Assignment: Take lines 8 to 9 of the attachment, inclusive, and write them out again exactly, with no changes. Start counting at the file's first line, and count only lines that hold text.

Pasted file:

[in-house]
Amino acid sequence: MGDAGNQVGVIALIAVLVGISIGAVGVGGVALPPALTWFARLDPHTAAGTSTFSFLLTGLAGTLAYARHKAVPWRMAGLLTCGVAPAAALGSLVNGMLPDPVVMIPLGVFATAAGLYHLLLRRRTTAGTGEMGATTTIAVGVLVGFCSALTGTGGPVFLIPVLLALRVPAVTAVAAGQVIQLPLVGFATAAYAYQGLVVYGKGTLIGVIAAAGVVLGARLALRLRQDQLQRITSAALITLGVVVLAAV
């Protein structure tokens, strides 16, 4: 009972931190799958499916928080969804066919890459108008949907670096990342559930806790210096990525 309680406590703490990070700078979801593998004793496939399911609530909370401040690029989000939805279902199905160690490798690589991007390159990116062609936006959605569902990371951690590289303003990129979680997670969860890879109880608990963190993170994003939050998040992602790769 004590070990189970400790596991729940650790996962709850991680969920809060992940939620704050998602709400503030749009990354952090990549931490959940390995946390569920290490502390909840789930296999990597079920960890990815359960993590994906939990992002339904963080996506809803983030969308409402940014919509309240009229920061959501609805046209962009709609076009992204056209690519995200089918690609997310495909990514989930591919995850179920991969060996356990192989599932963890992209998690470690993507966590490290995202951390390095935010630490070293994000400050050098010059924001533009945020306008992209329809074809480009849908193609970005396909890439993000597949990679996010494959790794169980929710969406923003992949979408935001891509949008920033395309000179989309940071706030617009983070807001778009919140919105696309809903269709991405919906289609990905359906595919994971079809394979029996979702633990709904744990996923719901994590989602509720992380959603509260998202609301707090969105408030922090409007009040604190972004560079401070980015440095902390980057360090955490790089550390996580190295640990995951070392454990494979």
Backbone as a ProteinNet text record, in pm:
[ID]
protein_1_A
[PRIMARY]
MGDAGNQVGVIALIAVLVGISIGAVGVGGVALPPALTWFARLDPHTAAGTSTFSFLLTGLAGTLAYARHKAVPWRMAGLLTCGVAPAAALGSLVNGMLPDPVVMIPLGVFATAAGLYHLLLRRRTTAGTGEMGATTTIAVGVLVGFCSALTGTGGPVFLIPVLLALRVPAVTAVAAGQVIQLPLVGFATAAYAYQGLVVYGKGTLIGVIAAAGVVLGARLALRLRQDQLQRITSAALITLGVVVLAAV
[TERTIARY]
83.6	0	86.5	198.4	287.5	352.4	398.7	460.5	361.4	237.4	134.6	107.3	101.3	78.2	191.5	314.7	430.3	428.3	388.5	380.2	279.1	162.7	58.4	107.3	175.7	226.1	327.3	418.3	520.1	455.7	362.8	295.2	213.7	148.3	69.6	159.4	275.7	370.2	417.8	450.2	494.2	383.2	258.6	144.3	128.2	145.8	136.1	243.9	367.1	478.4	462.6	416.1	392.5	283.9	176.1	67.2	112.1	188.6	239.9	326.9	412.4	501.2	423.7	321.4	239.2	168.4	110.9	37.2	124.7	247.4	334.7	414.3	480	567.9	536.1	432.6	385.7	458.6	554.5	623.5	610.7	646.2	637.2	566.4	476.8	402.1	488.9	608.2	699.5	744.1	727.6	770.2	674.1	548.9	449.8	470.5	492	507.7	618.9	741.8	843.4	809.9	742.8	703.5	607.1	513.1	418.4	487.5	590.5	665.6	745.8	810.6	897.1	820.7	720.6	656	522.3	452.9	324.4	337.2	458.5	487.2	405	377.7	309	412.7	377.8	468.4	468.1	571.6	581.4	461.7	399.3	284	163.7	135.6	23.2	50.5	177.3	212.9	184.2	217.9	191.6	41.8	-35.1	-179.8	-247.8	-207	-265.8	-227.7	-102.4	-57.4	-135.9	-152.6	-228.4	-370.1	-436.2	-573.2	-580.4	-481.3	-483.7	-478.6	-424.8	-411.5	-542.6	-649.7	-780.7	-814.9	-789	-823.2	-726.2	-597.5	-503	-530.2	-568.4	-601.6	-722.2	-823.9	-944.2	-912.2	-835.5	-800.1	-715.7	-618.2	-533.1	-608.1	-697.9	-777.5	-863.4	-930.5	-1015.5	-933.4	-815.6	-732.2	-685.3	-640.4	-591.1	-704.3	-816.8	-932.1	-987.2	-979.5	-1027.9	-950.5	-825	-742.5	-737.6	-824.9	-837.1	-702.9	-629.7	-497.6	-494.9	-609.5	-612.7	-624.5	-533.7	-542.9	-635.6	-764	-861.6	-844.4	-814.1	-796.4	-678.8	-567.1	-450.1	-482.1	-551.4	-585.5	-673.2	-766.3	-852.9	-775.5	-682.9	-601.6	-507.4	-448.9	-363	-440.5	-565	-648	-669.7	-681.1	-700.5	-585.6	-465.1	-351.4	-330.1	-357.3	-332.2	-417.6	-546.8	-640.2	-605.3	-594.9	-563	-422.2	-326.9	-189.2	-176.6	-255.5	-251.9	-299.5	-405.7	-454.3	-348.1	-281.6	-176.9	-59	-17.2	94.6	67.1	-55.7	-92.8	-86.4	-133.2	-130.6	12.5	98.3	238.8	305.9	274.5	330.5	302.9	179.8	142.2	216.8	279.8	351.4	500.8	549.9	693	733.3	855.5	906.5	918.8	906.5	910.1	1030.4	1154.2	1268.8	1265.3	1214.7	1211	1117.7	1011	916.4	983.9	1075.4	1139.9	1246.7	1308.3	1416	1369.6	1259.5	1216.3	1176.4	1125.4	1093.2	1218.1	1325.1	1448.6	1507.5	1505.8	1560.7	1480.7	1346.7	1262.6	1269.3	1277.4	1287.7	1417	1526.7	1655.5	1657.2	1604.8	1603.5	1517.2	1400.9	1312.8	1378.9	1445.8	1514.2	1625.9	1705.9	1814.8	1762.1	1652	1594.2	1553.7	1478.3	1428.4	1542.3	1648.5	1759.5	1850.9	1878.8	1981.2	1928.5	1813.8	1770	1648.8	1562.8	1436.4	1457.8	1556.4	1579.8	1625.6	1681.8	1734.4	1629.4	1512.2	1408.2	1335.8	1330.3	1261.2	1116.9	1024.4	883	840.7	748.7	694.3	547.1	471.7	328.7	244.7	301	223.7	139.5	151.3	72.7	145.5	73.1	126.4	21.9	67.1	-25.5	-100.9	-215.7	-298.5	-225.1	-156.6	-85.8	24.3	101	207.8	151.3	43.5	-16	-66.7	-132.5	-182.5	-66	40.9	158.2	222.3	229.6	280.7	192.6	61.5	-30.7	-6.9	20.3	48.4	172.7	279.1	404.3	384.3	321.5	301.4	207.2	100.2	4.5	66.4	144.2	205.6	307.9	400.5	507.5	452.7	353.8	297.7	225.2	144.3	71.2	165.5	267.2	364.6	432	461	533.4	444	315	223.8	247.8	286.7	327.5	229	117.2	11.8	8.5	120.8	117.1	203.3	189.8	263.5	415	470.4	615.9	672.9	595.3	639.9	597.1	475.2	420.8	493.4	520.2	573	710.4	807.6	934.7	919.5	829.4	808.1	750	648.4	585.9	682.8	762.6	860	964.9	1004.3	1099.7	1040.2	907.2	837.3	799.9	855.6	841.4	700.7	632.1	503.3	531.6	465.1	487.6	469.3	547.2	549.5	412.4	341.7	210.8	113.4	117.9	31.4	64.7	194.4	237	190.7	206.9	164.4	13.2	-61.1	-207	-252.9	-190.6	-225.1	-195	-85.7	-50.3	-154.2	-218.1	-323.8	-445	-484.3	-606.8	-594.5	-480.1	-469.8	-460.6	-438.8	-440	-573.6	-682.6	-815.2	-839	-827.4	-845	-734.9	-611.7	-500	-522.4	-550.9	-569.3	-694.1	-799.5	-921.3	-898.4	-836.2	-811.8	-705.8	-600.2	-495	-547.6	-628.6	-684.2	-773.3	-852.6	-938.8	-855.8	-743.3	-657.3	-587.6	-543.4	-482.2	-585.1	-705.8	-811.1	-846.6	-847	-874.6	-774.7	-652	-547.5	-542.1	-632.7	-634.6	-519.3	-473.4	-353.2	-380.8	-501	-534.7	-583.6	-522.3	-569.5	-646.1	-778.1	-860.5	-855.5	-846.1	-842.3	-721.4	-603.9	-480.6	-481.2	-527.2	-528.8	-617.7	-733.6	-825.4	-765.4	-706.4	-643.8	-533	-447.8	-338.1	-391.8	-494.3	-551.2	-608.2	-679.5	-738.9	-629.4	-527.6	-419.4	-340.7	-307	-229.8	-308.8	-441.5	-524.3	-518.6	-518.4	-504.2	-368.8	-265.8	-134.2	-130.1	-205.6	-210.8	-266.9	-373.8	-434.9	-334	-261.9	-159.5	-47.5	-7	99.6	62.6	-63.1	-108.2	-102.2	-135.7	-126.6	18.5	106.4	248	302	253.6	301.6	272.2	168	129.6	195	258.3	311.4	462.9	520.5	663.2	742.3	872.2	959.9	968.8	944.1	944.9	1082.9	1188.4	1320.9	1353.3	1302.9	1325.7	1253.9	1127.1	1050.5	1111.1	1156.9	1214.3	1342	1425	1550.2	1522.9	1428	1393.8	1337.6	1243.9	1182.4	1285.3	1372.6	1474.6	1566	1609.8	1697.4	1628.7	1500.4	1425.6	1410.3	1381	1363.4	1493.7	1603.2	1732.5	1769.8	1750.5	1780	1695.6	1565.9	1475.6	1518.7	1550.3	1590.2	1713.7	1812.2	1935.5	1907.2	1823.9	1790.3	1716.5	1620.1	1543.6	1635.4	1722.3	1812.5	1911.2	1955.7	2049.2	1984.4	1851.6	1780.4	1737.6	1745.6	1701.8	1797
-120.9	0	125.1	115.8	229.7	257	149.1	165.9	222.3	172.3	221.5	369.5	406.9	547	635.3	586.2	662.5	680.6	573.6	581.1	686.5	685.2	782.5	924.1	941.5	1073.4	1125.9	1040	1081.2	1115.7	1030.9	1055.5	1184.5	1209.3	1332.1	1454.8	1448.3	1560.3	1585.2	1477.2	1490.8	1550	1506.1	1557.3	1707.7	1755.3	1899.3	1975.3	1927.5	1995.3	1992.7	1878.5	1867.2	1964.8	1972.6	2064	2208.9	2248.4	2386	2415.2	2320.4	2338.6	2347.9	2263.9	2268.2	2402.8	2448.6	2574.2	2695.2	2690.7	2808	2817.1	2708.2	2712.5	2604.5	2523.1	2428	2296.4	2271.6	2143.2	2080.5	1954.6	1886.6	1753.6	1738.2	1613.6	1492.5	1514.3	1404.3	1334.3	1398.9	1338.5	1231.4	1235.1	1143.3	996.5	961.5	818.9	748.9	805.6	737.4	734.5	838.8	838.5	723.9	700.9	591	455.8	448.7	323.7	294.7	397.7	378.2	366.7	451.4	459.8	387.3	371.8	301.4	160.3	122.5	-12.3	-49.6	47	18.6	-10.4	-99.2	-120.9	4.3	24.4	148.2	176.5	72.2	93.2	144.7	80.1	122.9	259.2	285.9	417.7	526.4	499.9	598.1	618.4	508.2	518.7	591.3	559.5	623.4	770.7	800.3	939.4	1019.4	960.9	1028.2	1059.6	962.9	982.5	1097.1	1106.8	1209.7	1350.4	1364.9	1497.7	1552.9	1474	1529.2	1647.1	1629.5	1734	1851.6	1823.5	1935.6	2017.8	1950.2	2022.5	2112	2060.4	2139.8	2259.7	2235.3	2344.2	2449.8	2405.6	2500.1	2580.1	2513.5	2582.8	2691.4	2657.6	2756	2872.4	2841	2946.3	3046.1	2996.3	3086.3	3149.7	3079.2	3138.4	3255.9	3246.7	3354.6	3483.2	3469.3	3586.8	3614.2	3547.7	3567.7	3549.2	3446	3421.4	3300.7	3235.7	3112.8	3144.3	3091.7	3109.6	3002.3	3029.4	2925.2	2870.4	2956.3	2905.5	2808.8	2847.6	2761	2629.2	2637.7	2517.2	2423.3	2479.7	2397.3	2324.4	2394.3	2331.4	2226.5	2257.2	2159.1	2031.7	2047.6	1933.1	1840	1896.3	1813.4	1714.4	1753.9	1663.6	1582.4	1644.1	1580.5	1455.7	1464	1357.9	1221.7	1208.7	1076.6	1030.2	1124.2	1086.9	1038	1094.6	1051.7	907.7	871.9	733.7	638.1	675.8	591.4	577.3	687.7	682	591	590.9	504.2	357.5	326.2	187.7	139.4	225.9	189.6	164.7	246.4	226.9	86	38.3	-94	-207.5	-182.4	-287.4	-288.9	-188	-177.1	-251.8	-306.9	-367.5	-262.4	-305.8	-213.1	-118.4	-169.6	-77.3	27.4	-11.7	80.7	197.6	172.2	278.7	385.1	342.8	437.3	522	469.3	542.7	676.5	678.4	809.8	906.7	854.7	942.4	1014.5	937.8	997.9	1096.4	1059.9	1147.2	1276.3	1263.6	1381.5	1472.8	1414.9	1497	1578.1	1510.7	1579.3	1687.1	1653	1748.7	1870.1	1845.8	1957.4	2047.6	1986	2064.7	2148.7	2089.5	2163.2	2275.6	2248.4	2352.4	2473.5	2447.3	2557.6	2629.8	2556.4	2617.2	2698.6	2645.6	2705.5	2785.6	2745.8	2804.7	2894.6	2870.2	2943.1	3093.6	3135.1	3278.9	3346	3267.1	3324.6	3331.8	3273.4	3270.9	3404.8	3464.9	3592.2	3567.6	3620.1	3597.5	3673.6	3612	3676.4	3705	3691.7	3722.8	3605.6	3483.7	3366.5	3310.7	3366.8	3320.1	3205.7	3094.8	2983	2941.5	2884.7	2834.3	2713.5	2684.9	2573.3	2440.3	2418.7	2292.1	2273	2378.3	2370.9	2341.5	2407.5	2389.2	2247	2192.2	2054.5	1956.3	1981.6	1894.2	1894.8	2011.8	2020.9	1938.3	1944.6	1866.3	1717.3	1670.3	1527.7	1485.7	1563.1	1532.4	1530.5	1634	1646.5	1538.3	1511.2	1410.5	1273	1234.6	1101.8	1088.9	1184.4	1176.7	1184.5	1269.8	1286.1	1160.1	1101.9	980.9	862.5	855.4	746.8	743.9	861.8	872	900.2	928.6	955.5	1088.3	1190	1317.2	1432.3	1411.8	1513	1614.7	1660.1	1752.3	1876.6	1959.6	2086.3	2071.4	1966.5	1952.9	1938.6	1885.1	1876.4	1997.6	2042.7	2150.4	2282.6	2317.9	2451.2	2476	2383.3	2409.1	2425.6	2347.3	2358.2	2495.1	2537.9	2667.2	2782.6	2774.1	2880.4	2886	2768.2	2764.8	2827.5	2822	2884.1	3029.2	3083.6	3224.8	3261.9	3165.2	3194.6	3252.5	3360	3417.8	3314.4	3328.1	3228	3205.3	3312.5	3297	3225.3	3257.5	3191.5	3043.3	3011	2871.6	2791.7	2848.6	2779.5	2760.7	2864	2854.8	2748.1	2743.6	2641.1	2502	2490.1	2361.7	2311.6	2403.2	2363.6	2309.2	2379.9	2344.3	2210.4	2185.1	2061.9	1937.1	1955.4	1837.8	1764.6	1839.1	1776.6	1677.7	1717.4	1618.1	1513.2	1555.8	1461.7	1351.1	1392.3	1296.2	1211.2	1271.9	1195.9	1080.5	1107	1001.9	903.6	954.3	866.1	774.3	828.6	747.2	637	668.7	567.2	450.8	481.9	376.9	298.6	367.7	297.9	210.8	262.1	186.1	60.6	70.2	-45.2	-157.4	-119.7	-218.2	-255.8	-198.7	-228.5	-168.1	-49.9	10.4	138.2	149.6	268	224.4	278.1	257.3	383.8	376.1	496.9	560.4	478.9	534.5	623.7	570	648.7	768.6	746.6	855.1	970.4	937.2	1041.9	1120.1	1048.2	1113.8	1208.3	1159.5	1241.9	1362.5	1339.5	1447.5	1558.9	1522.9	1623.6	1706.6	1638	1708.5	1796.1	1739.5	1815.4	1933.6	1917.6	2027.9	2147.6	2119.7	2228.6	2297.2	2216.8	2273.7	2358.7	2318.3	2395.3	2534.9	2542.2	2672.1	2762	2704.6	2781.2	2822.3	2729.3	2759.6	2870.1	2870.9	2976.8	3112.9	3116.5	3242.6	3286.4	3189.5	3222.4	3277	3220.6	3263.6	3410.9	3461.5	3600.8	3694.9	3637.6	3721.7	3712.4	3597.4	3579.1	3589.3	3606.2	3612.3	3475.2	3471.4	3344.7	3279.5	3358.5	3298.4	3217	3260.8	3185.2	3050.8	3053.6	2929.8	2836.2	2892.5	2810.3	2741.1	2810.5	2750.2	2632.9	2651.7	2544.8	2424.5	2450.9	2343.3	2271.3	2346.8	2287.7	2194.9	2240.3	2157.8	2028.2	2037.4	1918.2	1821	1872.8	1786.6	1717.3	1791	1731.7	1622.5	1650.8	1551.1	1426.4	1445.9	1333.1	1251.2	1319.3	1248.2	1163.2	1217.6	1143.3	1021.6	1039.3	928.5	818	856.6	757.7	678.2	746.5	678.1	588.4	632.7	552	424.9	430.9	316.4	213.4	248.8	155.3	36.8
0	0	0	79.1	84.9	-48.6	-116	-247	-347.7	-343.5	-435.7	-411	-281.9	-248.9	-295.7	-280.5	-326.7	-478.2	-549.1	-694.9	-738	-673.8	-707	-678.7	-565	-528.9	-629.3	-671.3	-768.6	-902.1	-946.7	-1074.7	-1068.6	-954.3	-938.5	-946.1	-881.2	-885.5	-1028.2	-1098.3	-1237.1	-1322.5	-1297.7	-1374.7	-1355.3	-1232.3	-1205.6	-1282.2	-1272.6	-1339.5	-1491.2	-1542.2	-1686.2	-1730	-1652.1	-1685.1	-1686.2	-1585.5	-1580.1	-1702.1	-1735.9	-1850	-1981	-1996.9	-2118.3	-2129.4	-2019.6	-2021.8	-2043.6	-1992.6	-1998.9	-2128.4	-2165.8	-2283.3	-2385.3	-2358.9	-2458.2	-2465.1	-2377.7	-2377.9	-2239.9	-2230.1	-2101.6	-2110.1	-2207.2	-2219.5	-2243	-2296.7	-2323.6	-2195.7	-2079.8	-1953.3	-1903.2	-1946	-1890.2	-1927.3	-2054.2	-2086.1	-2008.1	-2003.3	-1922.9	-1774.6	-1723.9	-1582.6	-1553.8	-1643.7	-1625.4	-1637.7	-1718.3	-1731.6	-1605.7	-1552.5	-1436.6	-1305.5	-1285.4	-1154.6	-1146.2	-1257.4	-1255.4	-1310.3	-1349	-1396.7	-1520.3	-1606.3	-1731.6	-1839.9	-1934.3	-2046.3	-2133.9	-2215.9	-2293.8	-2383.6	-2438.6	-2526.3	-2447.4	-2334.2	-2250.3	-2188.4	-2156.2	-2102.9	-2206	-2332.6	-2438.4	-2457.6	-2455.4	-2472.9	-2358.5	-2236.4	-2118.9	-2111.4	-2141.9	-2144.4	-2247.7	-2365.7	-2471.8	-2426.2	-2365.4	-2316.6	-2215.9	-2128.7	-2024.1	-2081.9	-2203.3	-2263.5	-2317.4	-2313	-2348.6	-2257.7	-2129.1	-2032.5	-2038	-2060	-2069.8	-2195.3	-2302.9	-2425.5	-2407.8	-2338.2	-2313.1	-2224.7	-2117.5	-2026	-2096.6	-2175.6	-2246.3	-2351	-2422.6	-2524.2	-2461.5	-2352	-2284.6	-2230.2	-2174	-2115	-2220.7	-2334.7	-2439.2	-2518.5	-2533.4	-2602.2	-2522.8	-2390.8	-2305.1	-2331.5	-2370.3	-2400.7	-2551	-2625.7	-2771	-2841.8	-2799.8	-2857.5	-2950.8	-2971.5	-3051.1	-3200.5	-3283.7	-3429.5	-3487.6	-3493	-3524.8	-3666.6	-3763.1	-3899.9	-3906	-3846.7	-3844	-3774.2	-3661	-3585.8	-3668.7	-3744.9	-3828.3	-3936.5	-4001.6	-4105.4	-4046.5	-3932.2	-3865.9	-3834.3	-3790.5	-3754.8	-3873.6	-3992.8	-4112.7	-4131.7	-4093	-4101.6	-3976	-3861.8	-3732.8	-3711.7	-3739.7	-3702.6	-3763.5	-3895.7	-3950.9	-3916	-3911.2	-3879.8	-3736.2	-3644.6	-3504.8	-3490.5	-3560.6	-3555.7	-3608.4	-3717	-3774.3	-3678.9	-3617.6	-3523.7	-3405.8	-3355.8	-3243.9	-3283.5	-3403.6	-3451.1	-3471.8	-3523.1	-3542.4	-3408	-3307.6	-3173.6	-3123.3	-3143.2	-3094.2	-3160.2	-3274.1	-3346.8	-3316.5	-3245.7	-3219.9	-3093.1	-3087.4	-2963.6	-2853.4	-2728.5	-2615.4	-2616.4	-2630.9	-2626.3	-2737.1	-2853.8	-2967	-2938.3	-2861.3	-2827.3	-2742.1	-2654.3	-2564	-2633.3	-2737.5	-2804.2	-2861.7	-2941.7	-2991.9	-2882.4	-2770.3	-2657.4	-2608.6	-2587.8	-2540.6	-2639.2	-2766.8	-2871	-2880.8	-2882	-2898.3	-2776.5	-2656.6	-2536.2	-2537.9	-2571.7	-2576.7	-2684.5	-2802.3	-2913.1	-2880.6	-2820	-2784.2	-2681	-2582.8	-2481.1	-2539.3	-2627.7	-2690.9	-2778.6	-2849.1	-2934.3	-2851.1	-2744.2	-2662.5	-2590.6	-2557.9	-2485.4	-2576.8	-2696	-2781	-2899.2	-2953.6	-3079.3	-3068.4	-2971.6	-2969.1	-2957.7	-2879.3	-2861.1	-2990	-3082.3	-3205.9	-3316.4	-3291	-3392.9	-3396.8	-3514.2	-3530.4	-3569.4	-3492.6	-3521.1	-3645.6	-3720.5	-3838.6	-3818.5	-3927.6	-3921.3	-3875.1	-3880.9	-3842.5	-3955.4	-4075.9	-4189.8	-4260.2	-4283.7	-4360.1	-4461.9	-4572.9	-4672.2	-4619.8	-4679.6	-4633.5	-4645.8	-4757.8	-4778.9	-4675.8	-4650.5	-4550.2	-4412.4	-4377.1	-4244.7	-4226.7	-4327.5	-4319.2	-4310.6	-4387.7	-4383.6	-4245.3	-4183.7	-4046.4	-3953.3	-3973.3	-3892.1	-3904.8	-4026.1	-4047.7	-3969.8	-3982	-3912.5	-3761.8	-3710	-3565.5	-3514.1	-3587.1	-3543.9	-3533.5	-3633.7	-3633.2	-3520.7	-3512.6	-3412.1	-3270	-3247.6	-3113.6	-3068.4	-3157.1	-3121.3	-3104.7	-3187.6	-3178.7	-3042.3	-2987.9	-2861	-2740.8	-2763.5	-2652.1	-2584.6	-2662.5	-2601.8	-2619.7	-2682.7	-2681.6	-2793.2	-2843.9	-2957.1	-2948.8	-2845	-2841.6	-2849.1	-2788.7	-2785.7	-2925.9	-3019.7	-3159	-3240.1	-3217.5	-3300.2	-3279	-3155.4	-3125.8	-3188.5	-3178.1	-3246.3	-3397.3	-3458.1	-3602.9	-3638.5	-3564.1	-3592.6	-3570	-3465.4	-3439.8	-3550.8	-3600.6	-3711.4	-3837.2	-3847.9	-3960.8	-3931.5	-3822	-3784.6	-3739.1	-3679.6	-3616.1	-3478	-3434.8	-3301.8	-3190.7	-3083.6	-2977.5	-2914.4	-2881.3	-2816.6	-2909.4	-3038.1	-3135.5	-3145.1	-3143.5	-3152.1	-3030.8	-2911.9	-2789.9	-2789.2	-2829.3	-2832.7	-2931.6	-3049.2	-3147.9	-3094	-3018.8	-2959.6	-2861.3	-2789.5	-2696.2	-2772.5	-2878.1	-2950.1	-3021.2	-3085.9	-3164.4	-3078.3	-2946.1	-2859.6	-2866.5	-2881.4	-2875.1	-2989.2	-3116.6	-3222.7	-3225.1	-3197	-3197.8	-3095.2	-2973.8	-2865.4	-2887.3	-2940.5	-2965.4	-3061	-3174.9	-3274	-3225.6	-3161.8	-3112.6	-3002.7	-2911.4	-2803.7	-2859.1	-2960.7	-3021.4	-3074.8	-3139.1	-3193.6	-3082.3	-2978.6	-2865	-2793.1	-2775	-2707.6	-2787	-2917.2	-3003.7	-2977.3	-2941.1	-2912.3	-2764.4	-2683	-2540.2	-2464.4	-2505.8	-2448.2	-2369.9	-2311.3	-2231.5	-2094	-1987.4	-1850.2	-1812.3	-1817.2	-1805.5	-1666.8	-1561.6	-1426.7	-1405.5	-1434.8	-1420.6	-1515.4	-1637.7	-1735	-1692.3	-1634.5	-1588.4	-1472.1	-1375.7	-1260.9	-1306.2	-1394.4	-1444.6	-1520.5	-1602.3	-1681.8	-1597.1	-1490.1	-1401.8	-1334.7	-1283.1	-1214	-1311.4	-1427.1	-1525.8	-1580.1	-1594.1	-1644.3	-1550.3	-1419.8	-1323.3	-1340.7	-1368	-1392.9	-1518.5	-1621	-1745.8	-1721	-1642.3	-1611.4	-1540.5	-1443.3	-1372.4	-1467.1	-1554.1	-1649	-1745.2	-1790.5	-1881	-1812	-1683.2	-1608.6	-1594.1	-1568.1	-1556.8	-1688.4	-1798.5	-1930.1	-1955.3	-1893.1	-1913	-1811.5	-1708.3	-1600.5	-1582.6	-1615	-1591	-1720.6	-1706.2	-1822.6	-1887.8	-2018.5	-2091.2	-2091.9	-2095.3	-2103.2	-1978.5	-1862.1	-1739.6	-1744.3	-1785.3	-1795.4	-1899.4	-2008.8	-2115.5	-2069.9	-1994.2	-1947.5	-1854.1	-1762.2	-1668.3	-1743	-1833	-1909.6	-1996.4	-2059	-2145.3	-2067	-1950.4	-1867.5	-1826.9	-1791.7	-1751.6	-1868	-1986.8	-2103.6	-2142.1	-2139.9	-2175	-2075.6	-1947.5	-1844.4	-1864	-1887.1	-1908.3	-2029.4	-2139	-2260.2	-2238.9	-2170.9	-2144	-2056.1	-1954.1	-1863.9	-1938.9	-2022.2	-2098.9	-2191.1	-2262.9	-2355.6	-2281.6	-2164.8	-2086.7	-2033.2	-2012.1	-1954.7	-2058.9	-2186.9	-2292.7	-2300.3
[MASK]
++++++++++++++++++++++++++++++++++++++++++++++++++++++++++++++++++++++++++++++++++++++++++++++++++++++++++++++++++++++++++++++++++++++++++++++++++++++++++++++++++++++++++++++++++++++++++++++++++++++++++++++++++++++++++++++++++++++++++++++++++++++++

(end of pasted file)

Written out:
MGDAGNQVGVIALIAVLVGISIGAVGVGGVALPPALTWFARLDPHTAAGTSTFSFLLTGLAGTLAYARHKAVPWRMAGLLTCGVAPAAALGSLVNGMLPDPVVMIPLGVFATAAGLYHLLLRRRTTAGTGEMGATTTIAVGVLVGFCSALTGTGGPVFLIPVLLALRVPAVTAVAAGQVIQLPLVGFATAAYAYQGLVVYGKGTLIGVIAAAGVVLGARLALRLRQDQLQRITSAALITLGVVVLAAV
[TERTIARY]